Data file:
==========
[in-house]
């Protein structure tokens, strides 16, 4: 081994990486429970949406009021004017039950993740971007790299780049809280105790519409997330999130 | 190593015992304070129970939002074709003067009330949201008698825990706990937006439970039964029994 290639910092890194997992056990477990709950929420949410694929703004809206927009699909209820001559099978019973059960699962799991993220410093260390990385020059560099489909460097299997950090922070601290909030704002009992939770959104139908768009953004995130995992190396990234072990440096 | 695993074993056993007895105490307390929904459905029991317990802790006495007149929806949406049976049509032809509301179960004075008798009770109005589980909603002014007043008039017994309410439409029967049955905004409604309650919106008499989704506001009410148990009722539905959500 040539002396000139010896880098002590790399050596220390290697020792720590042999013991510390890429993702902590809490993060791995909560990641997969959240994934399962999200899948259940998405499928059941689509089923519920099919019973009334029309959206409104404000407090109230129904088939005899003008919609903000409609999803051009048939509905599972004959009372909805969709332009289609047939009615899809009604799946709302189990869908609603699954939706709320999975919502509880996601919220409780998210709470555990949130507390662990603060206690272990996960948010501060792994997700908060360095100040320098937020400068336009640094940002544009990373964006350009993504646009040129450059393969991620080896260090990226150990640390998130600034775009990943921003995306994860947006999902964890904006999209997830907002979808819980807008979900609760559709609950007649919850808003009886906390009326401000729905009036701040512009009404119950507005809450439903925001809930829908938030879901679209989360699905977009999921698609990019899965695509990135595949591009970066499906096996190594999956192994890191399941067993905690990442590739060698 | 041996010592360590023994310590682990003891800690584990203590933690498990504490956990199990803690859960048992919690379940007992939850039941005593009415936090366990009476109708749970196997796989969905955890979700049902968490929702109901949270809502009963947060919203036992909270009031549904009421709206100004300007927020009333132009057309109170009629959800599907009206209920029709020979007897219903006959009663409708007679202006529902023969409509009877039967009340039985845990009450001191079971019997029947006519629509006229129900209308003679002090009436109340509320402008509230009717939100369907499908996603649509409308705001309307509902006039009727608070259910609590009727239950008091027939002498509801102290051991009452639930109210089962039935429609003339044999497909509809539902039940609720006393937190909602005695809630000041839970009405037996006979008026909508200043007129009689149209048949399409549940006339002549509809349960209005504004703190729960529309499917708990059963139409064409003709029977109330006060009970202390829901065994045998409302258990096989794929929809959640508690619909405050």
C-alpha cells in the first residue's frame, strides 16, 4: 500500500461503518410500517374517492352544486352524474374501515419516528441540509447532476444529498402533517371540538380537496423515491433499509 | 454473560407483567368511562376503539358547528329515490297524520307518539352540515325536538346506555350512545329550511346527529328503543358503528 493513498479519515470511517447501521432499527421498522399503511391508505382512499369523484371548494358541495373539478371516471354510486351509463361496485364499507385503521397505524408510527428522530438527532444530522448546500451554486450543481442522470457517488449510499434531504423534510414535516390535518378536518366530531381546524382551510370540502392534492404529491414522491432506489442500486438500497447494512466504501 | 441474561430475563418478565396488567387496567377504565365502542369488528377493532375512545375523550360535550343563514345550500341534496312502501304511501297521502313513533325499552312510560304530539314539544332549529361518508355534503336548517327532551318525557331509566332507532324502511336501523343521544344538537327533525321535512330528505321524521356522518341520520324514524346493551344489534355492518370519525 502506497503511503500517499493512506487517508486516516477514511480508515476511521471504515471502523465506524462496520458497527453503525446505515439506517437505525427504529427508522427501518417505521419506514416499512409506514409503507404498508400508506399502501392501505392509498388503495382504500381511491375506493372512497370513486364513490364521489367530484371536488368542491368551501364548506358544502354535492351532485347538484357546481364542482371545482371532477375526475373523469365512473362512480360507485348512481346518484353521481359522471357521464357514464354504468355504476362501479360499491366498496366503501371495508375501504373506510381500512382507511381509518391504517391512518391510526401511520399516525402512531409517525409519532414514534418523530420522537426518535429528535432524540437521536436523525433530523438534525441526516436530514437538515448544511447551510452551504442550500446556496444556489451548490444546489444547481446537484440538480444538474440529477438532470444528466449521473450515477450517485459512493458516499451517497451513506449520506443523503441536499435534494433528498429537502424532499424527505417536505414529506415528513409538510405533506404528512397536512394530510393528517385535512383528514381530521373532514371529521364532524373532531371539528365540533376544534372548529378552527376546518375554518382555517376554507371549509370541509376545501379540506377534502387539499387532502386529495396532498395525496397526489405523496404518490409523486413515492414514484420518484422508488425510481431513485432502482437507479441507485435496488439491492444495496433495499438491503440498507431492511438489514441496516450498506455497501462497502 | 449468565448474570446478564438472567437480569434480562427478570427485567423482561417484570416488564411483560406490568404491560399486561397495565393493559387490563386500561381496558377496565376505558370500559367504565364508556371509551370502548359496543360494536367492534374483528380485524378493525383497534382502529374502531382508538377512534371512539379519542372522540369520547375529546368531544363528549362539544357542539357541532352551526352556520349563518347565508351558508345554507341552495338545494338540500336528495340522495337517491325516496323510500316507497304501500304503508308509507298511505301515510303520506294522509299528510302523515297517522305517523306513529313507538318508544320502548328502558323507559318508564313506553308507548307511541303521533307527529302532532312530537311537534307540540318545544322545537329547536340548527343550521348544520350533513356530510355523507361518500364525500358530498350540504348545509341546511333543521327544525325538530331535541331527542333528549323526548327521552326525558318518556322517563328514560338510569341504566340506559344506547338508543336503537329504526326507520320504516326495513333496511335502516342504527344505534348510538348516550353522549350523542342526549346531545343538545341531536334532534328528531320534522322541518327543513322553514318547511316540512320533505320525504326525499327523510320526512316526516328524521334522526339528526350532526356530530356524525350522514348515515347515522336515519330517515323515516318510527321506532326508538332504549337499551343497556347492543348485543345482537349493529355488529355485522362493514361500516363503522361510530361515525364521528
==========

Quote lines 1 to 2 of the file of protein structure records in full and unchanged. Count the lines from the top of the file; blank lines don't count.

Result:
[in-house]
């Protein structure tokens, strides 16, 4: 081994990486429970949406009021004017039950993740971007790299780049809280105790519409997330999130 | 190593015992304070129970939002074709003067009330949201008698825990706990937006439970039964029994 290639910092890194997992056990477990709950929420949410694929703004809206927009699909209820001559099978019973059960699962799991993220410093260390990385020059560099489909460097299997950090922070601290909030704002009992939770959104139908768009953004995130995992190396990234072990440096 | 695993074993056993007895105490307390929904459905029991317990802790006495007149929806949406049976049509032809509301179960004075008798009770109005589980909603002014007043008039017994309410439409029967049955905004409604309650919106008499989704506001009410148990009722539905959500 040539002396000139010896880098002590790399050596220390290697020792720590042999013991510390890429993702902590809490993060791995909560990641997969959240994934399962999200899948259940998405499928059941689509089923519920099919019973009334029309959206409104404000407090109230129904088939005899003008919609903000409609999803051009048939509905599972004959009372909805969709332009289609047939009615899809009604799946709302189990869908609603699954939706709320999975919502509880996601919220409780998210709470555990949130507390662990603060206690272990996960948010501060792994997700908060360095100040320098937020400068336009640094940002544009990373964006350009993504646009040129450059393969991620080896260090990226150990640390998130600034775009990943921003995306994860947006999902964890904006999209997830907002979808819980807008979900609760559709609950007649919850808003009886906390009326401000729905009036701040512009009404119950507005809450439903925001809930829908938030879901679209989360699905977009999921698609990019899965695509990135595949591009970066499906096996190594999956192994890191399941067993905690990442590739060698 | 041996010592360590023994310590682990003891800690584990203590933690498990504490956990199990803690859960048992919690379940007992939850039941005593009415936090366990009476109708749970196997796989969905955890979700049902968490929702109901949270809502009963947060919203036992909270009031549904009421709206100004300007927020009333132009057309109170009629959800599907009206209920029709020979007897219903006959009663409708007679202006529902023969409509009877039967009340039985845990009450001191079971019997029947006519629509006229129900209308003679002090009436109340509320402008509230009717939100369907499908996603649509409308705001309307509902006039009727608070259910609590009727239950008091027939002498509801102290051991009452639930109210089962039935429609003339044999497909509809539902039940609720006393937190909602005695809630000041839970009405037996006979008026909508200043007129009689149209048949399409549940006339002549509809349960209005504004703190729960529309499917708990059963139409064409003709029977109330006060009970202390829901065994045998409302258990096989794929929809959640508690619909405050």